‘Adoption doesn’t just fall out of the sky,” Jaymie Stuart Wolfe writes in Adoption: Room for One More? “Every action that is taken flows from extended reflection and discernment,” she adds. Wolfe, herself an adoptive mother, calls adoption “deeply spiritual.”
She wrote Adoption: Room for One More? “to encourage those who, like our family, are finding themselves walking a rather dimly lit road paved with many choices and few guideposts.” The book is meant to encourage those who feel called to adoption. “For, while almost all adoptive families consider themselves blessed,” Wolfe writes, “adopting a child is not right or appropriate for every family. I have, however, experienced the distinct call that adoption had — and continues to have — in our family life.”
Kathryn Jean Lopez: What is it about Christianity that encourages Christian families to consider adoption?
Jaymie Stuart Wolfe: Saint Paul tells us that “we have received a spirit of adoption, by which we call God ‘Abba,’ Father.” Through faith and Baptism, we are the adoptive children of God. The household of heaven is an adoptive home. And, too, the Holy Family itself — Jesus, Mary, and Joseph — was both biological and, in a way, adoptive, because Joseph was not the biological father of Jesus. God has modeled this kind of love in his plan of salvation.
Of course, there is also the parable Jesus tells in Matthew 28 about the final judgment. What separates the sheep from the goats is what they did (or didn’t do) for the least. Children who need families to love and care for them can certainly be counted among the “least.”
Lopez: Who, ideally, should be asking the “Room for One More?” question?
Wolfe: Openness to life is a disposition of the heart. All families, with or without children, should ask God to reveal his plan for them. For some, that plan will include welcoming a child through adoption or caring for a foster child. For others, it will not. I would encourage people to consider the possibility of adoption in much the same way as they consider a vocation to religious life. Keep it on your list, until and unless your life is no longer consistent with it. Pray and discern. And then pray and discern some more.
Lopez: What’s your advice to a couple who thinks adoption might be an option for them but for whom it seems insurmountable — expensive and all too challenging, in terms of the vulnerabilities it exposes and even the dangers it might pose to self-contained family life?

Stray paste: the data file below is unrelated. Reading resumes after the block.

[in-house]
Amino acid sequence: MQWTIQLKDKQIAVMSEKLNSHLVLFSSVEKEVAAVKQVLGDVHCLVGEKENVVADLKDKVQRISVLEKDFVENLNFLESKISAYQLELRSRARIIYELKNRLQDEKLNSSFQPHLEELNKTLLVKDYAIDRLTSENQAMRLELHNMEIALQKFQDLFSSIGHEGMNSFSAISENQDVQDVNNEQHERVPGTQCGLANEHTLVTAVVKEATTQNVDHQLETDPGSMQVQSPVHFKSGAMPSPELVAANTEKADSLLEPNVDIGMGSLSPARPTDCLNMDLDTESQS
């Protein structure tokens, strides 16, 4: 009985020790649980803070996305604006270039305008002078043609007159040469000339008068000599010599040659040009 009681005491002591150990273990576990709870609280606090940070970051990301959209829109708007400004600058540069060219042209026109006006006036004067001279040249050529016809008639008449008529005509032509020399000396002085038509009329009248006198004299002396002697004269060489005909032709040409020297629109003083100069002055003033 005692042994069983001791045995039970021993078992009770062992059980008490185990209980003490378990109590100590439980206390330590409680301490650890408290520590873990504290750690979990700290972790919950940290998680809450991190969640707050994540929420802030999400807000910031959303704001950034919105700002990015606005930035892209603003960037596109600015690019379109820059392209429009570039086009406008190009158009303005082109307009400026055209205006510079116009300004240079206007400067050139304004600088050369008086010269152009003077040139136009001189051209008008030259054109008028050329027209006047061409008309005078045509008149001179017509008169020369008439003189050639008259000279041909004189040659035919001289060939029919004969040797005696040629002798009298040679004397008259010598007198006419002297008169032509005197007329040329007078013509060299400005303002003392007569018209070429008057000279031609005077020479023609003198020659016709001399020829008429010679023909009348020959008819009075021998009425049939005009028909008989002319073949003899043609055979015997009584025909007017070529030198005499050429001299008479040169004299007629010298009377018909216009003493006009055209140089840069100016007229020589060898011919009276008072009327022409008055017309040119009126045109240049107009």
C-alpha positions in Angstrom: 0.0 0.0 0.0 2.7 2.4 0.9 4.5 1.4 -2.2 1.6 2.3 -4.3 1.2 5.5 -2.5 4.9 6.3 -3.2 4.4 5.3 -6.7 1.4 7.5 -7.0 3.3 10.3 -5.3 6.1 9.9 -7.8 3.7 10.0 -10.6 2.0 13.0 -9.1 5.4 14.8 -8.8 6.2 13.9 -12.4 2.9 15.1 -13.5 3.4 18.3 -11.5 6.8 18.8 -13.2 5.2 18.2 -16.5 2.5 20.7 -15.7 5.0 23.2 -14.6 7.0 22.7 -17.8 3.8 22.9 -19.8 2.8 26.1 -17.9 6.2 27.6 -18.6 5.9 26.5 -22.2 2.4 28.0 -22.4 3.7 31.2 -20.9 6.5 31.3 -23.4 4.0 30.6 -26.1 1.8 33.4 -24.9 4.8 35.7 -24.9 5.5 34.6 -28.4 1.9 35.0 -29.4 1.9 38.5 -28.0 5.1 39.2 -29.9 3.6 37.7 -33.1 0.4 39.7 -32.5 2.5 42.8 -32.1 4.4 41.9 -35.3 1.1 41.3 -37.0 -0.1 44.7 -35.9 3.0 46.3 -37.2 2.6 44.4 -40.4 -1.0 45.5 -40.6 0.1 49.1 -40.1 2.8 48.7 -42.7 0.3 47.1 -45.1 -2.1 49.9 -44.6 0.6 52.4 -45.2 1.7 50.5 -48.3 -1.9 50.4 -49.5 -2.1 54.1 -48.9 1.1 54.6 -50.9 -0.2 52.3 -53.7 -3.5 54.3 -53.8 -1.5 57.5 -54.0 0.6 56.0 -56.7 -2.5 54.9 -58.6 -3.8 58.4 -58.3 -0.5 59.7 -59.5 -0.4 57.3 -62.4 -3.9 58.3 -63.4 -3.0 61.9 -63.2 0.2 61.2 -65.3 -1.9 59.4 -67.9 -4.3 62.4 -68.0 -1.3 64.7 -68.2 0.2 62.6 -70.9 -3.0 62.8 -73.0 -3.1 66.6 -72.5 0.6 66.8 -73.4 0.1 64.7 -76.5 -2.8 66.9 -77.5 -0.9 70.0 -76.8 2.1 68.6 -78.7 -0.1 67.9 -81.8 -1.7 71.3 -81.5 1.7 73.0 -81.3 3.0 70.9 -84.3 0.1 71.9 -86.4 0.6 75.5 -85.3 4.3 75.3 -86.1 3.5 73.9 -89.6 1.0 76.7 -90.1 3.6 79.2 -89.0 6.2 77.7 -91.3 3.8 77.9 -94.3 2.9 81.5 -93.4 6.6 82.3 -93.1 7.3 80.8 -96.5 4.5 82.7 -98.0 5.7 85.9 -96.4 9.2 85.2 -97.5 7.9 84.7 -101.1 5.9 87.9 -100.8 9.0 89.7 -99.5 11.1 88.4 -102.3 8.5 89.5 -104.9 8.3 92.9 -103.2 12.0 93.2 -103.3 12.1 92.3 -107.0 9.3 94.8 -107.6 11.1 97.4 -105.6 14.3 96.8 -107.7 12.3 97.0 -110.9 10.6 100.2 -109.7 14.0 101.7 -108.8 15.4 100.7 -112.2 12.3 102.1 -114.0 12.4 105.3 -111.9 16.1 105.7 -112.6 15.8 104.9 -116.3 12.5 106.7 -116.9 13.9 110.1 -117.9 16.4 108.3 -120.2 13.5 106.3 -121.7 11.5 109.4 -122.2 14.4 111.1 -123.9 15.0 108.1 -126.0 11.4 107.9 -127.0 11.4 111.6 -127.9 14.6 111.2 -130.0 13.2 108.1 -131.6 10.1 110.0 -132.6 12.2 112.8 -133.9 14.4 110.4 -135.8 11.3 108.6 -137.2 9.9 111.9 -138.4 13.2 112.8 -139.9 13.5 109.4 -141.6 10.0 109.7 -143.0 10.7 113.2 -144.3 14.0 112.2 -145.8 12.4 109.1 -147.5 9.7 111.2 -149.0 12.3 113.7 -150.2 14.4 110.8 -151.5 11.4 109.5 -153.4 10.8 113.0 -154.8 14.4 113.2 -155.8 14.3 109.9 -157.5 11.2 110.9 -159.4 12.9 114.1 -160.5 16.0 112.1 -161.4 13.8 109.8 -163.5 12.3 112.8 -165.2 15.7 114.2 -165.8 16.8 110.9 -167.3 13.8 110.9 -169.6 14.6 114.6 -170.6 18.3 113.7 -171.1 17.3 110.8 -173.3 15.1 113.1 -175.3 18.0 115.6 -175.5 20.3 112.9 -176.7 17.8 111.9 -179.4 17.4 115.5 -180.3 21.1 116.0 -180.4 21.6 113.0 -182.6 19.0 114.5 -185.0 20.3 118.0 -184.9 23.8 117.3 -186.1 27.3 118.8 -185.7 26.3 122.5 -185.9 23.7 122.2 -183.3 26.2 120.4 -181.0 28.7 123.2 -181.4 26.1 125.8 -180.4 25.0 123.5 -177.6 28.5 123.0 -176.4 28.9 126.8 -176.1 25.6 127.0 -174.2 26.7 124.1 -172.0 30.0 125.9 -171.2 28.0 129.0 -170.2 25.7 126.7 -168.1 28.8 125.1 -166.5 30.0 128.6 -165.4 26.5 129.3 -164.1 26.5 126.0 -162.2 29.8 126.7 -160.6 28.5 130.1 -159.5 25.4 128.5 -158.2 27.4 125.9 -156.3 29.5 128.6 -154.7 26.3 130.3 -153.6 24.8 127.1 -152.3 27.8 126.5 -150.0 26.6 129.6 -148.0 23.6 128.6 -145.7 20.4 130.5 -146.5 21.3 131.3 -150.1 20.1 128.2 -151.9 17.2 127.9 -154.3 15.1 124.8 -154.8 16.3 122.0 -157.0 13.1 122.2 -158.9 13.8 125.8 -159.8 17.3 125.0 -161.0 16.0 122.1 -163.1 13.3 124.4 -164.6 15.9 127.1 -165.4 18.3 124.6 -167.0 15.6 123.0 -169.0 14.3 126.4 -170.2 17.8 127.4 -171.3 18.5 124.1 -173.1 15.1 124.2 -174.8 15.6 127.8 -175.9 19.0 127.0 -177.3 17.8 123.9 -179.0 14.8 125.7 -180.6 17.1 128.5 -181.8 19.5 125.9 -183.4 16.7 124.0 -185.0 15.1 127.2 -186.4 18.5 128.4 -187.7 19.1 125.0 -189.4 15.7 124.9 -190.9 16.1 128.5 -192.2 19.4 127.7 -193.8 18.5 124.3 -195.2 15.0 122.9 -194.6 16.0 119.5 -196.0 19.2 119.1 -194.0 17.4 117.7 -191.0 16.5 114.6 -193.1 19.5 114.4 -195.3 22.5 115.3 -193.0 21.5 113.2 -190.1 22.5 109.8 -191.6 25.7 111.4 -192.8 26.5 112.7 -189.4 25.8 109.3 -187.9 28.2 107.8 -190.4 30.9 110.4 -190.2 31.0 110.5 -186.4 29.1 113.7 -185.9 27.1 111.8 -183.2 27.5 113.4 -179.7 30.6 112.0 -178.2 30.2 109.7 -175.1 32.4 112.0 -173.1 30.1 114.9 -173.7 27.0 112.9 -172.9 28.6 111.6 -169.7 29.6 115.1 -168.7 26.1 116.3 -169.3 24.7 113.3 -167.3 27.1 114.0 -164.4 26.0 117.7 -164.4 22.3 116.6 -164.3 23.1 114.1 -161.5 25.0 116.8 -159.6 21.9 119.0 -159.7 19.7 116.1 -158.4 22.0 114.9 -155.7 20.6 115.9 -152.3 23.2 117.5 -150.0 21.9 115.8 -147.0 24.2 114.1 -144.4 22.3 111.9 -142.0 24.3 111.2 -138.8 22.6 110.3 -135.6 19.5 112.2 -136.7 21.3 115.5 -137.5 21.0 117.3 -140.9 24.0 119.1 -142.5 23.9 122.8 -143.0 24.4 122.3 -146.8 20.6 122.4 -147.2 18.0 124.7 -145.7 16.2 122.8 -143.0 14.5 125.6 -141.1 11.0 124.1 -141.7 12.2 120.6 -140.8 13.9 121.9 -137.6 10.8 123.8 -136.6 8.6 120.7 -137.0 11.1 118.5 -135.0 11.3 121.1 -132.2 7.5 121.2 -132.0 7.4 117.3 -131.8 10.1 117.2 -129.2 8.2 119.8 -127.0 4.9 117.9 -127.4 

Wolfe: I’d suggest giving all your family planning to God. If you feel called to adopt but the obstacles seem too big, allow God to remove them. If he is calling you to adopt a child, he will move mountains and make it possible. Don’t force anything. Just wait, and walk the process one step at a time. Only take the next step if you are comfortable doing so and are at peace with it. Expensive? Yes, it can be. So is redoing your kitchen.
Family life is never really “self-contained.” I don’t believe that God created the family to be “self-contained,” but rather open to life and love. In that way, the family is a reflection of God himself, a communion of Persons whose love calls each one of us to enter in. The vulnerabilities or dangers we may encounter as families has nothing to do with whether or not our children are adoptive. Human beings are broken; life is fragile. Any problem that parents could encounter with an adoptive child they could also experience with a biological child. None of us is beyond physical or mental illness, disaster, or trauma.
Lopez: How has adoption most changed your life?
Wolfe: Adoption has brought blessing to our lives. It has also taken us down a few paths we would have preferred not to travel and into some places of real darkness. I’ve learned how to live with challenges that are not easy to overcome and recognize that there are “problems” I can’t solve.
Lopez: What do you know now that you wish you had known then?
Wolfe: I wish I had more fully appreciated just how much our identity depends on the love and affirmation we receive from the very beginning of our lives — or don’t. I also wish I had learned some of the parenting tools that we discovered rather late in the game much earlier.
Lopez: How can those who don’t feel called to adopt better support those who do?
Wolfe: Language can play a big role in this. It hurts when someone says “real mother” or “your own children” or tells a child how “lucky” or “blessed” he or she is to have been adopted. Teachers, whether in faith-based schools or not, could be sensitive to the adoptive children they teach by allowing assignments that involve family (such as family trees, etc.) to be inclusive of both birth and adoptive family members. It can be painful when students are asked to bring in birth information or photos that may not be available to an adoptive child. Remember, too, that all children were born. Sometimes younger kids think that “adoption” is an alternative to birth. Resist the temptation to make comparisons between biological and adoptive children in the same family. Offer to babysit or give parents a much-needed break.
Lopez: What do you mean when you write, “Faith teaches us to gaze rather than glance”?
Wolfe: In the material world of everyday life, we are constantly making assessments, judgments, choices: “Is this good or bad? Is it useful? It is safe? Is it enjoyable? What’s in it for me?” We tend to do that with people as well. But faith shows us that there is a deeper reality, more to life than what we can see. Every person is a treasure, a winning lottery ticket, a gift. At times, we need to be able to look past the surface. We can do that when we gaze, rather than glance.